Seattle’s Legislative Strategy Worked

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This year Seattle set out to challenge a saying that’s often quoted about how the legislature operates:  “It’s Republicans against Democrats, East of the mountains against West of the mountains, and everyone against Seattle.”   We worked closely with our legislative delegation, reached out around the State with our Seattle for Washington campaign, spent a lot of time in Olympia explaining our goals – and set a realistic legislative agenda (click here for the details).

Seattle for Washington

Seattle for Washington

We have now reviewed what the legislature did this year, and the good news is that we were pretty successful.  The budget was, of course, the big issue, and while the major cuts in education and human services programs will be very difficult to manage, we were able to score some successes in fighting off even more drastic reductions and saving some programs.  And, even though the budget dominated the session, by limiting our big asks to a few items and focusing attention on small but important pieces of legislation that did not raise major controversies, we were able to have one of our most successful sessions ever.

In the budget, the legislature saved at least some funding for people currently on Disability Lifeline; approved more funding for health programs than initially proposed; and saved the Basic Health Plan (although with frozen enrollment) and the Housing Trust Fund (although with much reduced funding), both of which had been targeted for elimination. 

We joined with the Association of Washington Cities to stave off major cuts to the state’s revenue allocations to local governments (we will lose about $350,000 rather than the several million proposed), secure legislation giving us more flexibility in our use of real estate excise tax, and fought off an attempt to exempt hospitals and universities from the commercial parking tax (which would have cut our transportation budget by some $5 million).  We joined with King County to win passage of a bill that provides a short-term funding option that could save 600,000 hours of Metro Transit service if adopted by the County Council or voters. 

In the Transportation Budget we secured $4 million to improve the NW Market/45th St Transit Corridor and $1.25 million for King Street Station.  In the Capital budget, we secured $4 million for the Midvale Stormwater Facility and $6 million for the Airport Way/Argo Bridge reconstruction, as well as $2.4 million in arts funding for the Seattle International Film Festival, Taproot Theater, Seattle Musical Theater, and Town Hall.  We were also able to secure an increase in the budget for remediation of sites with toxic contamination and a new grant funding program for stormwater projects.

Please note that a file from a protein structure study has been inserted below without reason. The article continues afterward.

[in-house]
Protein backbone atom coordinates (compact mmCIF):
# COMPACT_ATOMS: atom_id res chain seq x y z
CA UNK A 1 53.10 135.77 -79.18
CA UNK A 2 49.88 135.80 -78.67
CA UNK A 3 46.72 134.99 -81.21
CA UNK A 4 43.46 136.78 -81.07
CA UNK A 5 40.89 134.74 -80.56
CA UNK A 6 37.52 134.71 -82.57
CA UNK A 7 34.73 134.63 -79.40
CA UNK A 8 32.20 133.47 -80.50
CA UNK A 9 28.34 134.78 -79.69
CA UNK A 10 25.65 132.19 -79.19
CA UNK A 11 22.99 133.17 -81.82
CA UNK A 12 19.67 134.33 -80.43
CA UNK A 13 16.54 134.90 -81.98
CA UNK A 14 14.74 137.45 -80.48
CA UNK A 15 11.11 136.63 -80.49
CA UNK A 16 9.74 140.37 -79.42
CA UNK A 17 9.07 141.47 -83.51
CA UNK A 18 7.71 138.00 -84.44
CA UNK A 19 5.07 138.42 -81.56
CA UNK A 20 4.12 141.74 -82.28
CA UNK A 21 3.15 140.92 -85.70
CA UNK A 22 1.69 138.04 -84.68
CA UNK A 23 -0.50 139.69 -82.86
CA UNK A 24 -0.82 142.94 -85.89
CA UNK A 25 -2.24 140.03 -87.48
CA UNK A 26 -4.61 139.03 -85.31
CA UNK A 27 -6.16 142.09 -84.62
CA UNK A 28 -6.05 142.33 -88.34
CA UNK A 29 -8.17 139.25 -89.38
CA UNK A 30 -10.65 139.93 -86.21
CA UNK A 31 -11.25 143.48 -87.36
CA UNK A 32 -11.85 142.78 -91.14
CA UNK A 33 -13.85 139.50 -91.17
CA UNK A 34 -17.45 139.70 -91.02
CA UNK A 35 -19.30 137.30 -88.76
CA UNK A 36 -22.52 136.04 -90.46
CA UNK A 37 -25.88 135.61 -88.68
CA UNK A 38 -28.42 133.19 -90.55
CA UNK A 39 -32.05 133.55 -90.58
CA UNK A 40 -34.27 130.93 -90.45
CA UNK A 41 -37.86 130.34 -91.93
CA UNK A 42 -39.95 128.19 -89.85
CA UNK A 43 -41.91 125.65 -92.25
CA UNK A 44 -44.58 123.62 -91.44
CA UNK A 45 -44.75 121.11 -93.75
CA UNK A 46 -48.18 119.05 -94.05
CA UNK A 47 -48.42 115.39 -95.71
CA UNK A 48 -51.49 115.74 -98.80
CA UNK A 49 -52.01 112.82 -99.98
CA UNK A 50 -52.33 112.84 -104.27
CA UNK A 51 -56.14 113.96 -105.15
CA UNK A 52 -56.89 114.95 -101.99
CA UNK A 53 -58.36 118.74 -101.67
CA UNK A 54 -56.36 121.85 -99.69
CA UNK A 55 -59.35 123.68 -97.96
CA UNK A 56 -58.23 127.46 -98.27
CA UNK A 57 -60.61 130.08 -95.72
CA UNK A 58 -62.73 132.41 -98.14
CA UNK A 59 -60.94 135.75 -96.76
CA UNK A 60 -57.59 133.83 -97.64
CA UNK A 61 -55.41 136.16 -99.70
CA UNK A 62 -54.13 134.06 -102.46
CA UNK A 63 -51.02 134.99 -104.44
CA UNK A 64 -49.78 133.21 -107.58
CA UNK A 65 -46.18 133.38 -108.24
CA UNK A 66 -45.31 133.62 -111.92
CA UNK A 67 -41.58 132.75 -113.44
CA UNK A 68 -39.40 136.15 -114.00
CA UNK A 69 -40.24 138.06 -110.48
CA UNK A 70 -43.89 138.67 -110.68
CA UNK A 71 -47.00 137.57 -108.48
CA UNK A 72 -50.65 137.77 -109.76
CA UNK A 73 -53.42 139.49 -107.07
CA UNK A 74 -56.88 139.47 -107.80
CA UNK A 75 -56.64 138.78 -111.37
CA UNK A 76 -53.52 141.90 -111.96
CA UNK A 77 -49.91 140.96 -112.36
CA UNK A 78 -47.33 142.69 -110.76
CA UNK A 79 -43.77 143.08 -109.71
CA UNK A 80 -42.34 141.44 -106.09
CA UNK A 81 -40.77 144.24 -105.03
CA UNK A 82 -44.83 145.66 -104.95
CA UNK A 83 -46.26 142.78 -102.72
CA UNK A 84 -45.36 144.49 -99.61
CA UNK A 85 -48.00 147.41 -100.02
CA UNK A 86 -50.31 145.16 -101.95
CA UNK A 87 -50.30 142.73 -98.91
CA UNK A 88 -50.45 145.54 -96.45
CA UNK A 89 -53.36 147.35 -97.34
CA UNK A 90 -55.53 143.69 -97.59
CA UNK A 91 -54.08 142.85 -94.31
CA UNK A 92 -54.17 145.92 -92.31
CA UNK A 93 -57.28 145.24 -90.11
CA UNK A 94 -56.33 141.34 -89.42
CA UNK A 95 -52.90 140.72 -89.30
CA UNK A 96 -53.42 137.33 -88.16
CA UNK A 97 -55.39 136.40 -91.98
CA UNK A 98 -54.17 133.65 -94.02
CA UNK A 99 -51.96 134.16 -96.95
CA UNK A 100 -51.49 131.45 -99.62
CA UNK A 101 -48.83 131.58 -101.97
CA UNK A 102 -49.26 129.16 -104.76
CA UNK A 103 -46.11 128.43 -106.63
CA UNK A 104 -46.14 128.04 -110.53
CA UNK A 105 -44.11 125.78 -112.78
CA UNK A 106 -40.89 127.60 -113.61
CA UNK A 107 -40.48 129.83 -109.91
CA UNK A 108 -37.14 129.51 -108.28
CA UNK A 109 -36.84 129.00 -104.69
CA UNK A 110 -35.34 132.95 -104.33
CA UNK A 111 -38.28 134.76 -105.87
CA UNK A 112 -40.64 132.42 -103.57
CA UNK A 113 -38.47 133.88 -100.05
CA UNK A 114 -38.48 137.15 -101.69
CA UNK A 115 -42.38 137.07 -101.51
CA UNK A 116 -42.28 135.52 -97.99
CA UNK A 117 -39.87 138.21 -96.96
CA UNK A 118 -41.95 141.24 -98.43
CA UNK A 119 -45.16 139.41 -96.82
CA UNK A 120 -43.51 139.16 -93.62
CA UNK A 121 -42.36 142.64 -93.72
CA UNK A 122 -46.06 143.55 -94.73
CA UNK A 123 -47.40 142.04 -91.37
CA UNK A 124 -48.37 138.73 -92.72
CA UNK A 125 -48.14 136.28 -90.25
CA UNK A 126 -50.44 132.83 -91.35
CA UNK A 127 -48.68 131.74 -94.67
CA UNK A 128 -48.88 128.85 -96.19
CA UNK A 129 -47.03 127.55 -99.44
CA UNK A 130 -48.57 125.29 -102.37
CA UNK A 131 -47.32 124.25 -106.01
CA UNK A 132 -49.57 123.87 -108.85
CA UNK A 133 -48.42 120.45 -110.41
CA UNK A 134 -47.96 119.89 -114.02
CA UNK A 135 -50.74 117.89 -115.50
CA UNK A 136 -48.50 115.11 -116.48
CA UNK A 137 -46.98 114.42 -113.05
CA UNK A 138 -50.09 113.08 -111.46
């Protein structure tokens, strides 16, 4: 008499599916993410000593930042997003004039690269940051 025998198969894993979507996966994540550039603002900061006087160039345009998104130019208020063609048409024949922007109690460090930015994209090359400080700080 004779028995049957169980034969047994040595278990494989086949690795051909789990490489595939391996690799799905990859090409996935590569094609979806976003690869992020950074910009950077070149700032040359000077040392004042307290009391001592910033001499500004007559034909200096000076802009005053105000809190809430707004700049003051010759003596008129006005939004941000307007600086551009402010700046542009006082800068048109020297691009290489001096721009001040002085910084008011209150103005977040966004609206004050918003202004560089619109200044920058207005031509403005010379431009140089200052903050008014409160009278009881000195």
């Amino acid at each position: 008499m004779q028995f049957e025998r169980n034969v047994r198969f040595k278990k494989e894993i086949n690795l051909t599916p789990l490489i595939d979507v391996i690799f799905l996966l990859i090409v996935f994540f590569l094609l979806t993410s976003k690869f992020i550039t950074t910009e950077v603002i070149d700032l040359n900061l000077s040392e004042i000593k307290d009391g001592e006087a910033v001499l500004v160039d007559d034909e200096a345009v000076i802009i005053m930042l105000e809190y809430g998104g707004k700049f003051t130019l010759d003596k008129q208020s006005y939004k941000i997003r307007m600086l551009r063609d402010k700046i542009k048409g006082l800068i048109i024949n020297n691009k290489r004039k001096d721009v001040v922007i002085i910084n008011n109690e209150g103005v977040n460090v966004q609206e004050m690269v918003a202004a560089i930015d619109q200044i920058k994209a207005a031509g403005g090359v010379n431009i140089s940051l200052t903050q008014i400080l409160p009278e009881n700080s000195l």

Among the other pieces of legislation that we successfully advocated for are:

  • Legislation giving the police new tools to address the sexual exploitation of minors.
  • Legislation reducing sentencing and supervision requirements for persons convicted for the first time of certain minor offenses.
  • New penalties for drivers who injure vulnerable roadway users, such as pedestrians and bicyclists.
  • Compromise legislation that authorizes local jurisdictions to allow certain private carriers to use transit facilities and lanes (not mandatory, as had been proposed).
  • Legislation allowing the King County Flood Control District funding flexibility – we expect to secure $30 million from the District for the Seawall.
  • A new program allowing mutual aid agreements between local governments to assist each other in emergencies.
  • A set of unified licensing requirements for child care facilities, which will make it much easier for child care providers to use school districts.
  • Authority for Seattle to add limousine services to our taxi regulations.
  • Legislation to promote water quality by limiting the use of fertilizer containing phosphorus and phasing out copper-based antifouling paint for recreational vessels.
  • A law supporting home production of food by exempting ‘cottage food operations’ from certain regulations and permitting requirements.

While all these are positive developments, perhaps the most important success was in preventing any legislation from being adopted that imposes extra costs or penalties on Seattle – steps that have often been taken in the past.  We are hopeful that our communication and outreach strategy has turned the corner on creating a new atmosphere of cooperation and mutual goodwill, and intend to keep pursuing that in the future.